Open Access Research article

No H- and L-type cases in Belgium in cattle diagnosed with bovine spongiform encephalopathy (1999-2008) aging seven years and older

Alexandre Dobly1*, Jan Langeveld2, Lucien van Keulen2, Caroline Rodeghiero1, Stéphanie Durand1, Riet Geeroms1, Patrick Van Muylem1, Jessica De Sloovere1, Emmanuel Vanopdenbosch1 and Stefan Roels1

Author Affiliations

1 Pathology and Prionology, Veterinary and Agrochemical Research Centre, Brussels, Belgium

2 Central Veterinary Institute of Wageningen UR, Lelystad, The Netherlands

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BMC Veterinary Research 2010, 6:26  doi:10.1186/1746-6148-6-26

Published: 21 May 2010



The bovine spongiform encephalopathy (BSE) epidemic presented homogeneity of the phenotype. This classical BSE (called C-type) was probably due to the contamination of the food chain by a single prion strain. However, due to the active surveillance and better techniques, two rare variants of BSE have been recently reported in different continents without a clear correlation to the BSE epidemic. These emerging types behave as different strains of BSE and were named H-type and L-type according to the high and low molecular mass of the unglycosylated fragment of their proteinase K resistant prion protein (PrPres). In these types, the proportion of the un-, mono- and di-glycosylated fragments of PrP (glycoprofile) is also atypical and represents an effective diagnostic parameter. This study evaluated the presence of such types in bovine of 7 years and older in Belgium.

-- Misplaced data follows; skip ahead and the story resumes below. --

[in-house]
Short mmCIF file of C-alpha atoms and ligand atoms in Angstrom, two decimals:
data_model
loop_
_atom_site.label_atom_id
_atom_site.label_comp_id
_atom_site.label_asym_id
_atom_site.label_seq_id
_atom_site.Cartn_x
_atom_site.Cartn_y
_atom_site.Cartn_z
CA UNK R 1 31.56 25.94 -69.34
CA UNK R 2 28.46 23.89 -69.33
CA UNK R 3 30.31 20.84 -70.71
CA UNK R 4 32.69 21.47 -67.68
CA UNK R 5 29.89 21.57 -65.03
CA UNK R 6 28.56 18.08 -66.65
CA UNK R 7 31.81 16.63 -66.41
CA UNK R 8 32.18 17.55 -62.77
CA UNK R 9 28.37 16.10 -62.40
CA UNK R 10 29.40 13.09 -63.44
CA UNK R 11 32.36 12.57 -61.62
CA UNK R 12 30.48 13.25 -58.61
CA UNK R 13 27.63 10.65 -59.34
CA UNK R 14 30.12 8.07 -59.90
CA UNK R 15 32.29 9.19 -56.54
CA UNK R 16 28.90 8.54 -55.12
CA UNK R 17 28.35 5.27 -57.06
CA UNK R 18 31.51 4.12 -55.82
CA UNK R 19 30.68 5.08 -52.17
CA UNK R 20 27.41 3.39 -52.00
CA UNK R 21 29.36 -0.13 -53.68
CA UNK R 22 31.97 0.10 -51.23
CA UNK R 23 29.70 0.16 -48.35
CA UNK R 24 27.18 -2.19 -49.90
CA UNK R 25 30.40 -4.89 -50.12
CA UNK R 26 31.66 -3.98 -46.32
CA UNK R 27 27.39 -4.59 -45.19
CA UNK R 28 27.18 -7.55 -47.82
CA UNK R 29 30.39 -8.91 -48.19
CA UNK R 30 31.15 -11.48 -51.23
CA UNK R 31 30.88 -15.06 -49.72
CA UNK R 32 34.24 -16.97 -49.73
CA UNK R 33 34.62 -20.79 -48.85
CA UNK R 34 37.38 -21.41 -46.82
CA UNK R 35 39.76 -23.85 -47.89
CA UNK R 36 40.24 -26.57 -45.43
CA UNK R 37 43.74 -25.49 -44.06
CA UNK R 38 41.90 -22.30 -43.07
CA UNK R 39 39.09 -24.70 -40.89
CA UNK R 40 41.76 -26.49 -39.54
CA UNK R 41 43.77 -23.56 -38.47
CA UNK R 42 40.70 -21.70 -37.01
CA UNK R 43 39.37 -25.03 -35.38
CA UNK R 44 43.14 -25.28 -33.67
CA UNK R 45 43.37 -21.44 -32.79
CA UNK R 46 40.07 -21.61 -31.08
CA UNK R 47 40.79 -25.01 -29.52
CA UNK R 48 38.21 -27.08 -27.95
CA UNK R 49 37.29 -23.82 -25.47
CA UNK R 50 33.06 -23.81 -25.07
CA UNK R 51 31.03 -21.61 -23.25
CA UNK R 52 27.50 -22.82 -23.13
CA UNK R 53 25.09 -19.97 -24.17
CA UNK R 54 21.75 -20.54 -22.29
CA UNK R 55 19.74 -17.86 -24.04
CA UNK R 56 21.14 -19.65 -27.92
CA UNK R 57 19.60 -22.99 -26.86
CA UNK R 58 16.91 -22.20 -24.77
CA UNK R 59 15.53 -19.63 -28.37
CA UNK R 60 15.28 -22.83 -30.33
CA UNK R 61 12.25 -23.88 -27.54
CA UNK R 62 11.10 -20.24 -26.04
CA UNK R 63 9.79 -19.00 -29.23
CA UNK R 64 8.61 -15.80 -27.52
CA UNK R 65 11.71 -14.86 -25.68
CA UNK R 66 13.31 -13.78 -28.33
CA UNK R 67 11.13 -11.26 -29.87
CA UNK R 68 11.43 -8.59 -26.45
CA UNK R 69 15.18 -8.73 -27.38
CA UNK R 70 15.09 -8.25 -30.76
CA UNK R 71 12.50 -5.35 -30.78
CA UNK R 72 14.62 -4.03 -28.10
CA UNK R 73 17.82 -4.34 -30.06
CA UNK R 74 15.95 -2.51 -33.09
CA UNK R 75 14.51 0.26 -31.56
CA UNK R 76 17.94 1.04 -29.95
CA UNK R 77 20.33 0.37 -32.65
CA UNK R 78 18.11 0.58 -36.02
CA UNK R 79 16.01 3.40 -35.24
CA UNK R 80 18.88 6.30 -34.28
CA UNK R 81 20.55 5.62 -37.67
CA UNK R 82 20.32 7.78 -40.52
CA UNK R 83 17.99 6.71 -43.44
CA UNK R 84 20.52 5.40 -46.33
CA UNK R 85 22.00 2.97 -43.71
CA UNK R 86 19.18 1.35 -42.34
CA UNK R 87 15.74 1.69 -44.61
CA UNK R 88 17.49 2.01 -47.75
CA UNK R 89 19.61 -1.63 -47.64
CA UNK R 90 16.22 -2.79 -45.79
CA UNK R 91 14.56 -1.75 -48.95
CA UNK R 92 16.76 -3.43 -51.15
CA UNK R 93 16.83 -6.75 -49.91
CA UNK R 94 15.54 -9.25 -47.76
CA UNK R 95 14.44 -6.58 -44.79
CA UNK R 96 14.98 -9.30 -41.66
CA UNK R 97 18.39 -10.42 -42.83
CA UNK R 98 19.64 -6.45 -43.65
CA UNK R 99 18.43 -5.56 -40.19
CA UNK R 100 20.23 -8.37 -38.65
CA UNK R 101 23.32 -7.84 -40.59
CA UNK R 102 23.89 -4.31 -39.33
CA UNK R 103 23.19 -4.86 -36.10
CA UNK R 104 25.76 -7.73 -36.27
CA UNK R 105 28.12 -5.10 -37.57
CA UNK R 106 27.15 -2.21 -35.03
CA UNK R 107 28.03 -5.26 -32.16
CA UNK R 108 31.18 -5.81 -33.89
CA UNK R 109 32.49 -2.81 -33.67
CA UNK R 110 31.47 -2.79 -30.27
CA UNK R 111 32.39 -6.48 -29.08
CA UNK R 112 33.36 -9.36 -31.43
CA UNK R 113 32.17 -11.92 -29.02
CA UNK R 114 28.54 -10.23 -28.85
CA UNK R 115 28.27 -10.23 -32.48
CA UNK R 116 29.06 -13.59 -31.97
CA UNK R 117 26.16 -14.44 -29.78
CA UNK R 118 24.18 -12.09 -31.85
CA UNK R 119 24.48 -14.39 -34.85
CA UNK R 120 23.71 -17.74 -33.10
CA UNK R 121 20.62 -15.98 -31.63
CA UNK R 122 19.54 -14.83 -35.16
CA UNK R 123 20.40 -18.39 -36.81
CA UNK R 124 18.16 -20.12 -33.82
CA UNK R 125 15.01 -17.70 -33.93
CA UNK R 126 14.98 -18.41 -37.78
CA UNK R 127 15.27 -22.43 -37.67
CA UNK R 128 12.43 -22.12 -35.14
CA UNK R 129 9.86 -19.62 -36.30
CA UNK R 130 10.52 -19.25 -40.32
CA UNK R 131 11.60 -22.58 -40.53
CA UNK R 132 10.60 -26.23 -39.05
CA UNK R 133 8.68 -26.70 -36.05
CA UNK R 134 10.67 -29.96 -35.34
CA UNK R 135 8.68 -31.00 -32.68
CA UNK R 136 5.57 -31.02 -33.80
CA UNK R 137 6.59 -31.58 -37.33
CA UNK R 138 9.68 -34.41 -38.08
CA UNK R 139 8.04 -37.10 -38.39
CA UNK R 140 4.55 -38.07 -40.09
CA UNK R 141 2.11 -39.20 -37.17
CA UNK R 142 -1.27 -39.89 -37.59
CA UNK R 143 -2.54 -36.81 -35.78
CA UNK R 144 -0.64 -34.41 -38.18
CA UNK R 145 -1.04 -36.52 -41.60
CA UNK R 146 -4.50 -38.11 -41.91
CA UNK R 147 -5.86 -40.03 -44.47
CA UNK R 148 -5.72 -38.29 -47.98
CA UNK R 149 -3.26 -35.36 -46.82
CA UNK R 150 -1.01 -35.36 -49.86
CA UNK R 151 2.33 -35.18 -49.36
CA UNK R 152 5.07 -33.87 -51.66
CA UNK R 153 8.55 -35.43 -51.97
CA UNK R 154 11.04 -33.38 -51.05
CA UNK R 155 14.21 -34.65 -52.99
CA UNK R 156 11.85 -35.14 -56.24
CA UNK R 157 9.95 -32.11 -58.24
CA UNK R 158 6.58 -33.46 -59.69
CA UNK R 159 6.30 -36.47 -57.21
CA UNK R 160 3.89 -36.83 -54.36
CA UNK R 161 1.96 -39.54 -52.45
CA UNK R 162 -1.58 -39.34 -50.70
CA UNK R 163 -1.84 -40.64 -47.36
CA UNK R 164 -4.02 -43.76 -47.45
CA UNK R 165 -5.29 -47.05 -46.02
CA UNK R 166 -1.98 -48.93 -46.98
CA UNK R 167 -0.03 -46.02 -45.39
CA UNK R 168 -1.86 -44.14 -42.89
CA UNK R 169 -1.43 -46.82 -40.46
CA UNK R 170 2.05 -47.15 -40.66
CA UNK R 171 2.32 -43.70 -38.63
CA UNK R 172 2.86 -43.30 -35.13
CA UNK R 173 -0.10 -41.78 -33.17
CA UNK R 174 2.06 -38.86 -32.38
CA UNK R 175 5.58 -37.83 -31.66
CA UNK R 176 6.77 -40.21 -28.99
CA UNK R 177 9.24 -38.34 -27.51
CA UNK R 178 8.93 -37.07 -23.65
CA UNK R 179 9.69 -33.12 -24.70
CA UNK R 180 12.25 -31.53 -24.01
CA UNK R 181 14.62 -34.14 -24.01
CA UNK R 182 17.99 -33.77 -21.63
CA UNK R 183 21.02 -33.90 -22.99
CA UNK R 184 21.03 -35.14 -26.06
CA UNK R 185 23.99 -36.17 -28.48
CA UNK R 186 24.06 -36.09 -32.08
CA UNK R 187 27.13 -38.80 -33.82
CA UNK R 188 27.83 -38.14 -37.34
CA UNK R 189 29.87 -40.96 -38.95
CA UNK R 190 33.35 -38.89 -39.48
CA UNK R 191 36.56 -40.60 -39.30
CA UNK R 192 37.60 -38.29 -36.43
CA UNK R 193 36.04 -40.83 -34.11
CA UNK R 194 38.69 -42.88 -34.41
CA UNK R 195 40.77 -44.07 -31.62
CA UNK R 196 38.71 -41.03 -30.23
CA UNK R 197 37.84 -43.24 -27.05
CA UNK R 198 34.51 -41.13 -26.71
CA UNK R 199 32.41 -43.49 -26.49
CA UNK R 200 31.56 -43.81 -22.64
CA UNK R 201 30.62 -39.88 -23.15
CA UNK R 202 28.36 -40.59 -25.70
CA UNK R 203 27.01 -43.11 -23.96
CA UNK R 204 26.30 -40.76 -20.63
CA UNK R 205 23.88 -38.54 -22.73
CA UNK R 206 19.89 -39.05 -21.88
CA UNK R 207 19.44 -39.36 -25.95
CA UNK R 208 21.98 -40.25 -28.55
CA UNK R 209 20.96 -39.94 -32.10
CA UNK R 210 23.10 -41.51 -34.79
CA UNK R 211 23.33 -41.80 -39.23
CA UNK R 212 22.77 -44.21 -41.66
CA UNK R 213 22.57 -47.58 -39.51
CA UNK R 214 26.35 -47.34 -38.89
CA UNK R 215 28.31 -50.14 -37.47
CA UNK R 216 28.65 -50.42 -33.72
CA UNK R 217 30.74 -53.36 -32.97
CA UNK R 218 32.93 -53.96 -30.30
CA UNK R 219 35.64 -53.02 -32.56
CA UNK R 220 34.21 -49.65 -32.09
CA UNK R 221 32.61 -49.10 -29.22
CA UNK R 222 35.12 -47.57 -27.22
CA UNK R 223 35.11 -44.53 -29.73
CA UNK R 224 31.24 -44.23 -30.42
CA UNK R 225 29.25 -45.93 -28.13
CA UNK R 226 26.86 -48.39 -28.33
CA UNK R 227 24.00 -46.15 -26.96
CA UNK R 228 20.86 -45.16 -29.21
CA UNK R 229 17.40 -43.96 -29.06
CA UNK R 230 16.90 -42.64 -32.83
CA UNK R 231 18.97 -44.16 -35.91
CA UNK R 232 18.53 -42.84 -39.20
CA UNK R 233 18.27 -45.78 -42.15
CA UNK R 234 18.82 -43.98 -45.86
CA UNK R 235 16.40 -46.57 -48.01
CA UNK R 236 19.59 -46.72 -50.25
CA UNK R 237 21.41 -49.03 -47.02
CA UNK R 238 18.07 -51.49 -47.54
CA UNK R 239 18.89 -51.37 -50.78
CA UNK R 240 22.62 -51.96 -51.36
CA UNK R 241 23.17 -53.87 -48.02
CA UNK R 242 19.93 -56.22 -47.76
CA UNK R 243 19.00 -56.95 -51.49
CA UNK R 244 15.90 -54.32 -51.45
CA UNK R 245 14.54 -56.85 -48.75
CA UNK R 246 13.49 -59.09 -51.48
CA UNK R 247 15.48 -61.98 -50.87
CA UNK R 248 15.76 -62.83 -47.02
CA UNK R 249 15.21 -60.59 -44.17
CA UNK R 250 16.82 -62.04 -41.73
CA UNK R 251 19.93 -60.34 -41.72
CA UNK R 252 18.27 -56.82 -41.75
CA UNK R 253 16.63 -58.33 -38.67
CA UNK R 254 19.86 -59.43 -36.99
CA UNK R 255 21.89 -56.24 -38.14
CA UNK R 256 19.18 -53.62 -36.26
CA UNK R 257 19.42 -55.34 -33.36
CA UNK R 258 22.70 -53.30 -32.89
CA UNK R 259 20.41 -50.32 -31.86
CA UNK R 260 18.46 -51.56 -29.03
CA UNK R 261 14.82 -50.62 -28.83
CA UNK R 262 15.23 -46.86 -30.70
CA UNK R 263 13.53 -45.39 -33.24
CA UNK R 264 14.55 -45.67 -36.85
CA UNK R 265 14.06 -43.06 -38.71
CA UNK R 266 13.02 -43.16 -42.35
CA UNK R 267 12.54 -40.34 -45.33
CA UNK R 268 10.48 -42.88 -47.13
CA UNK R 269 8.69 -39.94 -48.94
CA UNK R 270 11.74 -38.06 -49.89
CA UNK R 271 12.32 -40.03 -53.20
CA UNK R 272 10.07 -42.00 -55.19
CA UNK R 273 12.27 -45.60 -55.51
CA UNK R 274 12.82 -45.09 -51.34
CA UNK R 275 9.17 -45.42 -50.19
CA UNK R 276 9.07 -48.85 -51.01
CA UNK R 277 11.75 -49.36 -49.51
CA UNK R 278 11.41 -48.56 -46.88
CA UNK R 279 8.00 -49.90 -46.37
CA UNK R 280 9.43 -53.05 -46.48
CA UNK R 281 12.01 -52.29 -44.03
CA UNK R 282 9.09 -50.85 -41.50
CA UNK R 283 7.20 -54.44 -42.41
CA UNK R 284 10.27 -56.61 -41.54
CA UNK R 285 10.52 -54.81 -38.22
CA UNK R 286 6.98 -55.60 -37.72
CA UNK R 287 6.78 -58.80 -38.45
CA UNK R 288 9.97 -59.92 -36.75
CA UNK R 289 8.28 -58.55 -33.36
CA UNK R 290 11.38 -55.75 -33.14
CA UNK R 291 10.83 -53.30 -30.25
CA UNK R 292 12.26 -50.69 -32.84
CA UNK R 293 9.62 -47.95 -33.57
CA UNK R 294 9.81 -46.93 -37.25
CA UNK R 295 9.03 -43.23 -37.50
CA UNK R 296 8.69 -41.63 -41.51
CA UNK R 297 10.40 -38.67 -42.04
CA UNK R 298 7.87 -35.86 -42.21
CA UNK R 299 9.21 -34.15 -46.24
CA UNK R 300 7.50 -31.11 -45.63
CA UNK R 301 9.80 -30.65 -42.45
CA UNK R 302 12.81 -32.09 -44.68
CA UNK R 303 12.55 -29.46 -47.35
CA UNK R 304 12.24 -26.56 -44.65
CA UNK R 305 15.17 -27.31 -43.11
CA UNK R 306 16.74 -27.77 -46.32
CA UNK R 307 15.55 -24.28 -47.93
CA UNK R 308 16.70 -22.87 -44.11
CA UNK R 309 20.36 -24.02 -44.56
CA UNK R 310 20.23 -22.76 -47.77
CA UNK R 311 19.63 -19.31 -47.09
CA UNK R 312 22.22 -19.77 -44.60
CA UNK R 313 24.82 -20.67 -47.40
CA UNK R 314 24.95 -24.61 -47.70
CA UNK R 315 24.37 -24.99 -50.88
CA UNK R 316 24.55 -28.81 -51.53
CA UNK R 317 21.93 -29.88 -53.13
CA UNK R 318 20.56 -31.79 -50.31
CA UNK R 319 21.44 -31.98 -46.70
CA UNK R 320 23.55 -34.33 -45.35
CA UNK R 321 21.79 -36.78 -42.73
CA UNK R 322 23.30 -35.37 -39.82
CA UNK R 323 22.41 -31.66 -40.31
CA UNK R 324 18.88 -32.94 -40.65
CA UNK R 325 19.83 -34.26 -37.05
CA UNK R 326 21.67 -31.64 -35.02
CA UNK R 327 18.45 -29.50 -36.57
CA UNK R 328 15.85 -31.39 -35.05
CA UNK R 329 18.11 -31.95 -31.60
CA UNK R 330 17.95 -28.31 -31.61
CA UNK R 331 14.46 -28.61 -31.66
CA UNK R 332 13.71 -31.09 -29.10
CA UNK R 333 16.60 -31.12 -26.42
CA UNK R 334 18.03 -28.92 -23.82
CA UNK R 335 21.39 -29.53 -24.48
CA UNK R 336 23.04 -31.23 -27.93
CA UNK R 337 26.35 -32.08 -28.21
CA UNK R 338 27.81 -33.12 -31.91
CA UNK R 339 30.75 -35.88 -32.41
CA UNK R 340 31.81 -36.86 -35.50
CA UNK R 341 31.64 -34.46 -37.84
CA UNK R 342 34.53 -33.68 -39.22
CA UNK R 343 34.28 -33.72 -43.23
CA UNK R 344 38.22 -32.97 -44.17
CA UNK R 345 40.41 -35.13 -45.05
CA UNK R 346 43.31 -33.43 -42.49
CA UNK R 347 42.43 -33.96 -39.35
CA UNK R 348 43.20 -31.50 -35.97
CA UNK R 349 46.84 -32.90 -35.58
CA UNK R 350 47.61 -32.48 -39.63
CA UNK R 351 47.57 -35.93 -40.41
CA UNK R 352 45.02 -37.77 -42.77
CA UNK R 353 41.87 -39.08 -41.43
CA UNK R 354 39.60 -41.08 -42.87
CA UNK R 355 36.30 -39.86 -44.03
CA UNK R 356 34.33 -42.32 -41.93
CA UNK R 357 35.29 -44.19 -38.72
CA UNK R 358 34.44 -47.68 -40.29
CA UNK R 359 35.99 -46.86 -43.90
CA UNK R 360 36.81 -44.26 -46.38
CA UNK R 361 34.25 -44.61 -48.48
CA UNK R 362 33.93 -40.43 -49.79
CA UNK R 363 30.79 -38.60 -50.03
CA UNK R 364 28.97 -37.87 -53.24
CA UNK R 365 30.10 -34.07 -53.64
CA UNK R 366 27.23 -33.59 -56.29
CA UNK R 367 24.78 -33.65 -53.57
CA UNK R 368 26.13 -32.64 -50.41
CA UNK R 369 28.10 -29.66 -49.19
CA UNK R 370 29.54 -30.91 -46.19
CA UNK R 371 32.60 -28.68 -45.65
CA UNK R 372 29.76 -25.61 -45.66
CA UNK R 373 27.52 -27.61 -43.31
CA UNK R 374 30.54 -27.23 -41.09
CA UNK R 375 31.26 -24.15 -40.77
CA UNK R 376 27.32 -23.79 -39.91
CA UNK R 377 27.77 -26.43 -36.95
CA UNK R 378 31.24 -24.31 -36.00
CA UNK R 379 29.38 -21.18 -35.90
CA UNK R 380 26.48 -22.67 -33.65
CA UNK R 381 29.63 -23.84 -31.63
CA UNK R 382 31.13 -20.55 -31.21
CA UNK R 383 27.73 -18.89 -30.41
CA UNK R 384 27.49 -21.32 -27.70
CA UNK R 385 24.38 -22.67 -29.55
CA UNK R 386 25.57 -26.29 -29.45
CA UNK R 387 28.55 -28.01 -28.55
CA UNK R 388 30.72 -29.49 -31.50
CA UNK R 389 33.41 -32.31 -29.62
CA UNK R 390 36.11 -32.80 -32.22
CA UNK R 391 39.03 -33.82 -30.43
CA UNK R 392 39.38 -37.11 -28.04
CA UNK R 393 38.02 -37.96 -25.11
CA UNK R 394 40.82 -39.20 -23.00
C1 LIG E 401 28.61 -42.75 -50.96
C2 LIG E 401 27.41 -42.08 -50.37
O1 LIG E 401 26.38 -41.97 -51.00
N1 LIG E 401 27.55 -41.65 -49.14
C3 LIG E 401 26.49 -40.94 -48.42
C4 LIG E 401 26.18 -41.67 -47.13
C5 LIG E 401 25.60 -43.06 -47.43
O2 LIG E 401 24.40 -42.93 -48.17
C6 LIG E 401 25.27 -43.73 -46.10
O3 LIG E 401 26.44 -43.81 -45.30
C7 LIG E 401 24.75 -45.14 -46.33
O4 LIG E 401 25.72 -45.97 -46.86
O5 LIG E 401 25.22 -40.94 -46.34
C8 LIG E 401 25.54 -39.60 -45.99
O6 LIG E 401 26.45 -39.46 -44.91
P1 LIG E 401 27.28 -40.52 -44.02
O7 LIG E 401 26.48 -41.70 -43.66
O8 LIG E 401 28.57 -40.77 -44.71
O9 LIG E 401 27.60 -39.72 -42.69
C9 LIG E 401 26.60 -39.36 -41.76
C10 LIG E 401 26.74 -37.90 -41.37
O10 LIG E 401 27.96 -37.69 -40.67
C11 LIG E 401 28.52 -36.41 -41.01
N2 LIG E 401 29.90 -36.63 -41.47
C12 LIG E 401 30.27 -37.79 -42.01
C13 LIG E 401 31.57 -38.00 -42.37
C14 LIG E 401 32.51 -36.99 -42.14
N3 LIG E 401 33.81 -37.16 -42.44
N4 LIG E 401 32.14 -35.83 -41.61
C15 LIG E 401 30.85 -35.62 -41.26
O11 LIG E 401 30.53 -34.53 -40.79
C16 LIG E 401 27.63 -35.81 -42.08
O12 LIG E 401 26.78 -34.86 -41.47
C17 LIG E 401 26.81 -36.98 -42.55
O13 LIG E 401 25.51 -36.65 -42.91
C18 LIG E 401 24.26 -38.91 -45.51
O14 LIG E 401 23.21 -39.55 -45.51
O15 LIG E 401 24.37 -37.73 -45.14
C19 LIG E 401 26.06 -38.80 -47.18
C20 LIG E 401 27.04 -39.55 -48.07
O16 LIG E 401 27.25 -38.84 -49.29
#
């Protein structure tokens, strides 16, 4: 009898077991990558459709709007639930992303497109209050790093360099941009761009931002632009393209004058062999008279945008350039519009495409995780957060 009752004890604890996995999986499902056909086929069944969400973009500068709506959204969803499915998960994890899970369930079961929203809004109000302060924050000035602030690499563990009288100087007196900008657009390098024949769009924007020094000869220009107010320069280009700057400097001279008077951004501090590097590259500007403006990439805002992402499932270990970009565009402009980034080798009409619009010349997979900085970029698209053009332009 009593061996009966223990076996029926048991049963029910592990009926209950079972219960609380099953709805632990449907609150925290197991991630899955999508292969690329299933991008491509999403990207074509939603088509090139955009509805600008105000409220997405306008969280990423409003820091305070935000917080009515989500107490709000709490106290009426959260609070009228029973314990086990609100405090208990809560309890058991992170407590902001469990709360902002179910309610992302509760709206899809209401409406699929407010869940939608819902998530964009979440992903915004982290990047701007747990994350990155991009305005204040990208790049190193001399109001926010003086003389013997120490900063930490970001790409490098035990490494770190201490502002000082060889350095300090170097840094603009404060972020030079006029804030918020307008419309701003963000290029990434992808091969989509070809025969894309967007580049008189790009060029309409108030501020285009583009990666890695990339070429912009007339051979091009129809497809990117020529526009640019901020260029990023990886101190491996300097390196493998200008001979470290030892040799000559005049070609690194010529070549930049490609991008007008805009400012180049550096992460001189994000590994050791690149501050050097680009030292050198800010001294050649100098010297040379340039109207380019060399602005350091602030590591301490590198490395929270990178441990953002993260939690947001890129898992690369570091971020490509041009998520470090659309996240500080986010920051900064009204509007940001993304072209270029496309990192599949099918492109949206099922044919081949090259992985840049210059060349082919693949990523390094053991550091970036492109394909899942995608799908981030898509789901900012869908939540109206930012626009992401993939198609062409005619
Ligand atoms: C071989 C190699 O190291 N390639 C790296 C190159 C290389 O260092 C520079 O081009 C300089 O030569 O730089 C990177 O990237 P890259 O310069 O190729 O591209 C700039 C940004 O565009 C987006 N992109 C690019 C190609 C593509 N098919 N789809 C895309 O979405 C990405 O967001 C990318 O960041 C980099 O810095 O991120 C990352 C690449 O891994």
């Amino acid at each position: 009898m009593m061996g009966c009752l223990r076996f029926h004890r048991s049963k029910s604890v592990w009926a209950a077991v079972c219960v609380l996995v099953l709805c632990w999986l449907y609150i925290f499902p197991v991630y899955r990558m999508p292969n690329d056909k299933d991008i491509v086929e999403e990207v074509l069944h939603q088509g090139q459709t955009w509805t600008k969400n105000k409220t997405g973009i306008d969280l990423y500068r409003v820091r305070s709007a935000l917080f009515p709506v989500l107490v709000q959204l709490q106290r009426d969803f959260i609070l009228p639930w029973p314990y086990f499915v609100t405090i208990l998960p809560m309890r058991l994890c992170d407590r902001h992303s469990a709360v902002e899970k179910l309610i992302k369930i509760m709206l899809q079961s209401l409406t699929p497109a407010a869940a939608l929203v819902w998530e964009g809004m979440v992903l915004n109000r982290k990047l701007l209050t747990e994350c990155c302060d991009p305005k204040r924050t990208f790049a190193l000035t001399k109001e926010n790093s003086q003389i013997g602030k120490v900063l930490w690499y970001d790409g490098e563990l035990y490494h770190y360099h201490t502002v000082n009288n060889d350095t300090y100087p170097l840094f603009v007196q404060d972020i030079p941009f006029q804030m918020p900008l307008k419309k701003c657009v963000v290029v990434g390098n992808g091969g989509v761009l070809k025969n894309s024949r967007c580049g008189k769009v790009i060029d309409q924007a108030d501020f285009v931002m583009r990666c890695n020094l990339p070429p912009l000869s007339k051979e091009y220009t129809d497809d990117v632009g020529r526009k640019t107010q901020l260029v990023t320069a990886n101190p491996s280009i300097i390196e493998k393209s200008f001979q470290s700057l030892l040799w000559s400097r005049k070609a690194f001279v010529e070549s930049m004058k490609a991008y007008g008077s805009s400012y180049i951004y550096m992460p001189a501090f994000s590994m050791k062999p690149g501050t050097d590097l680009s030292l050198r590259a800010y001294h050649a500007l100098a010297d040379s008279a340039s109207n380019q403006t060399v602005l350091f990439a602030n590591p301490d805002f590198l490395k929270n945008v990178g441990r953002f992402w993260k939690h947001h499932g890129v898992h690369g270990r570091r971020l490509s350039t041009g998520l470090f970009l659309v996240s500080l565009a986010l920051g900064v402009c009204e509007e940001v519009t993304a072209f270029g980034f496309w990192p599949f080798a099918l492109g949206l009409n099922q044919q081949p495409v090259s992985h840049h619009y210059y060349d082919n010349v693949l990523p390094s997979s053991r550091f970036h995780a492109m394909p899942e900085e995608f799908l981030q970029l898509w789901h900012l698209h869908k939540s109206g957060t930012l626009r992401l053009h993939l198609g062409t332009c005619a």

The Belgian BSE archive contained 41 bovines of at least 7 years of age. The biochemical features of their PrPres were analyzed by Western blot with five antibodies recognising different regions of PrPres, from N- to C-terminus: 12B2, 9A2, Sha31, SAF84 and 94B4. All antibodies clearly detected PrPres except 12B2 antibody, which is specific for N-terminal region 101-105, a PrP region that is only retained in H-types. The glycoprofiles did correspond to that of C-type (with more than 55% of diglycosylated PrPres using antibody 94B4). Therefore, all cases have the features of C-type BSE.


This study supports that, among the BSE cases of 7 years and older identified in Belgium, none was apparently of the H- or L- type. This is consistent with the very rare occurrence of atypical BSE and the restricted dimension of Belgium. These results shed some light on the worldwide prevalence of atypical BSE.